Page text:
jack in v.
to connect one's brain directly to a computer or cybernetic device by means of a cybernetically implanted data jack
Watchman replaced him in the linkup seat. He jacked himself into the computer.
Tower of Glass in Galaxy Magazine June 141/20
Your nervous system would fall out on the floor if you jacked in now.
Neuromancer (2004) ii. 36
Its rainbow pixel maze was the first thing he saw when he woke. He'd go straight to the deck, not bothering to dress, and jack in…. He jacked in and worked for nine straight hours.
Neuromancer (2004) iv. 65
1993 Science Fiction Studies Nov. 450
Buy Beyond Cyberpunk, jack in, and learn a lot of the stuff you need to know to get—in Rudy Rucker’s brilliant term—‘culturally online.’
The last man on Earth who has neglected to have his neural corridors jacked into the universal net.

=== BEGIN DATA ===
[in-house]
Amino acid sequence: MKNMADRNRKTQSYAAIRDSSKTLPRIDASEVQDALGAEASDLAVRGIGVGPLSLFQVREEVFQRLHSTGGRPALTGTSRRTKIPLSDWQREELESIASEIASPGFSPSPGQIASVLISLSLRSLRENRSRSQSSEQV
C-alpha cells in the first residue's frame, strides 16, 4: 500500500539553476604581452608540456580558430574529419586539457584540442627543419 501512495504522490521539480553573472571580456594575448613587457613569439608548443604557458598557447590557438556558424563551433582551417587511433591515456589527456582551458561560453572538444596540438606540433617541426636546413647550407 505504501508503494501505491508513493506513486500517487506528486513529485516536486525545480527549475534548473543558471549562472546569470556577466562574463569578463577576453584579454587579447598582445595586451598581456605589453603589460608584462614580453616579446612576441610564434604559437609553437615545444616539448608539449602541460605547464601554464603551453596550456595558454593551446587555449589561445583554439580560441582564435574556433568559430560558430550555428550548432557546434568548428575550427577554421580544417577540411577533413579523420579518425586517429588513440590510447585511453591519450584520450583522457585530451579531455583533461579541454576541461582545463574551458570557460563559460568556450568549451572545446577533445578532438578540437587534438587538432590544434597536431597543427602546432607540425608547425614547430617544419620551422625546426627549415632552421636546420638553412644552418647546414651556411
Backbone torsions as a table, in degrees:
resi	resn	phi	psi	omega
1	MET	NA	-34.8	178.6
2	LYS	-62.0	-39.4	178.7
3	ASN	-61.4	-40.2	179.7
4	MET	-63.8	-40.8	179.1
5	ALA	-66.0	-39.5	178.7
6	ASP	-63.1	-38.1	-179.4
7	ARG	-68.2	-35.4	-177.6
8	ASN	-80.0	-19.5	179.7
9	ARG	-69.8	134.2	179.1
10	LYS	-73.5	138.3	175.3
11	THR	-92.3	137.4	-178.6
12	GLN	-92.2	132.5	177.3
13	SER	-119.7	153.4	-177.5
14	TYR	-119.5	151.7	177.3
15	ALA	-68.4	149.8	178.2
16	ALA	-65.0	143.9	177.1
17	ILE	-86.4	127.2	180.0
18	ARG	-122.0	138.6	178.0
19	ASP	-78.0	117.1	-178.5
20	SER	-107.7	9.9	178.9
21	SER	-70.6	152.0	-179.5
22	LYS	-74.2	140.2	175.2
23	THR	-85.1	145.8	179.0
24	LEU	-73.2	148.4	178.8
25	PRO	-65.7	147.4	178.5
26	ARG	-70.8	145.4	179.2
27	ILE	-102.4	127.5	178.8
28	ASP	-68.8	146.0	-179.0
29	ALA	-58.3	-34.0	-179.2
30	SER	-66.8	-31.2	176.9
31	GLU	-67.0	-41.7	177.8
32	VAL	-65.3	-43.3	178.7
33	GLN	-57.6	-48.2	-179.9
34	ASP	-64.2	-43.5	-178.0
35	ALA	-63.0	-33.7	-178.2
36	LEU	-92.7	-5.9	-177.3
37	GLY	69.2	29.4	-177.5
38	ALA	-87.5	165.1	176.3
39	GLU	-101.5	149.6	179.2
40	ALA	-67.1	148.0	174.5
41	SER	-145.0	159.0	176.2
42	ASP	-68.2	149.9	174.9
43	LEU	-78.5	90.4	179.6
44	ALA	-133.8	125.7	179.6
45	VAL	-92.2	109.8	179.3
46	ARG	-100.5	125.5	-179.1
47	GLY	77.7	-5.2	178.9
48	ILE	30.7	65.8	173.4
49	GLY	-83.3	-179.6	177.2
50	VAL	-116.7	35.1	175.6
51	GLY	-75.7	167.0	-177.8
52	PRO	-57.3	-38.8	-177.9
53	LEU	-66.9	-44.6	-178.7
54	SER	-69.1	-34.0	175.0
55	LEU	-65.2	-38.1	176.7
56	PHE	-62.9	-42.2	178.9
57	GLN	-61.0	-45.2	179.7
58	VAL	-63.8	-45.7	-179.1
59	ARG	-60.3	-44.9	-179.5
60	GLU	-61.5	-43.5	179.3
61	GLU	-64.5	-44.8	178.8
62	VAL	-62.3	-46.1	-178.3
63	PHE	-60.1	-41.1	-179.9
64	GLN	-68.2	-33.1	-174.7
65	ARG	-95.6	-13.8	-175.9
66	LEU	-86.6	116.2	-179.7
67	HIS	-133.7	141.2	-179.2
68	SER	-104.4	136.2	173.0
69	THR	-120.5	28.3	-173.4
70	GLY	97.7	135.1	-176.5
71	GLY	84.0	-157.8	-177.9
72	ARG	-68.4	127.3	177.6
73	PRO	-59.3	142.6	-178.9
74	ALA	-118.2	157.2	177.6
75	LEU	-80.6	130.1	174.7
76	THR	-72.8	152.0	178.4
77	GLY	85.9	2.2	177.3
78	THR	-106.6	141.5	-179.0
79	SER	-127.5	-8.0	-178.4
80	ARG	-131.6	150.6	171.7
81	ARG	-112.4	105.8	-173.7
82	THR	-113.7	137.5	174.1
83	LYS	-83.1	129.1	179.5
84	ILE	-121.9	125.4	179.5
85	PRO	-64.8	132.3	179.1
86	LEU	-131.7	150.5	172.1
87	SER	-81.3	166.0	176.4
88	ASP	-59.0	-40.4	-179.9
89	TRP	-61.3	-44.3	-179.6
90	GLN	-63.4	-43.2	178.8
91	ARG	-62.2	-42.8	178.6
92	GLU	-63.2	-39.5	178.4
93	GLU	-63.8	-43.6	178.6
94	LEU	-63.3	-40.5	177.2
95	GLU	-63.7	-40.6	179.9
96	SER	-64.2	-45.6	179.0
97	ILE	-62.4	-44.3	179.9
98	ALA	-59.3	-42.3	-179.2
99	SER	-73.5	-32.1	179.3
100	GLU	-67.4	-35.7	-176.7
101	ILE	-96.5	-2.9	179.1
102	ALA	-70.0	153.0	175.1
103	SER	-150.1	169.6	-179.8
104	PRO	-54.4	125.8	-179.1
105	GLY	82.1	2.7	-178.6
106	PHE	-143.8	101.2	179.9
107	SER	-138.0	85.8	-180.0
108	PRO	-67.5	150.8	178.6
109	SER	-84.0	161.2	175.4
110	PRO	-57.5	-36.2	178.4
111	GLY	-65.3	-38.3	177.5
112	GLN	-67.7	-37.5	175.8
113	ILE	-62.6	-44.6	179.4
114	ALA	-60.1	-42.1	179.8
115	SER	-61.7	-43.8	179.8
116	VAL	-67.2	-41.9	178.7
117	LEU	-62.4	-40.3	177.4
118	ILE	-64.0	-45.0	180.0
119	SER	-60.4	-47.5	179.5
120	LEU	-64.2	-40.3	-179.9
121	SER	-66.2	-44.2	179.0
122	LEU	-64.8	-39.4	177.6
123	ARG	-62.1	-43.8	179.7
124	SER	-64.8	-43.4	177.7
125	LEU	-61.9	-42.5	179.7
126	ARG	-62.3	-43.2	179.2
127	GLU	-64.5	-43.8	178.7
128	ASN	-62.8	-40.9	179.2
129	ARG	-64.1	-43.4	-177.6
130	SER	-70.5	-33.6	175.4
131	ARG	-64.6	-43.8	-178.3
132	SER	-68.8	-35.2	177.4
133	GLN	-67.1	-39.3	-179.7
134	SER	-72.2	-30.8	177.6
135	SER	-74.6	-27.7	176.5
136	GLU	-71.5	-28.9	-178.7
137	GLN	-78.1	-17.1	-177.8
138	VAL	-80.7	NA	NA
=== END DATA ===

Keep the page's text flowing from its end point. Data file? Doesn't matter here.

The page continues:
Another Short Horror Story in Asimov’s Science Fiction Oct.–Nov. 158
2005 Dreamwatch Feb. 73/1
There’s so much to digest in this edition that you feel like you’re pushing that metal spike into the back of your head and jacking in.
Research HistoryRalf Brown located, and Douglas Winston and Lawrence Watt-Evans independently submitted, a cite from a reprint of Robert Silverberg's "Tower of Glass"; Mike Christie verified the cite in the 1970 first magazine appearance.
Earliest cite in the OED: 1984.
Last modified 2020-12-16 04:08:47
In the compilation of some entries, HDSF has drawn extensively on corresponding entries in OED.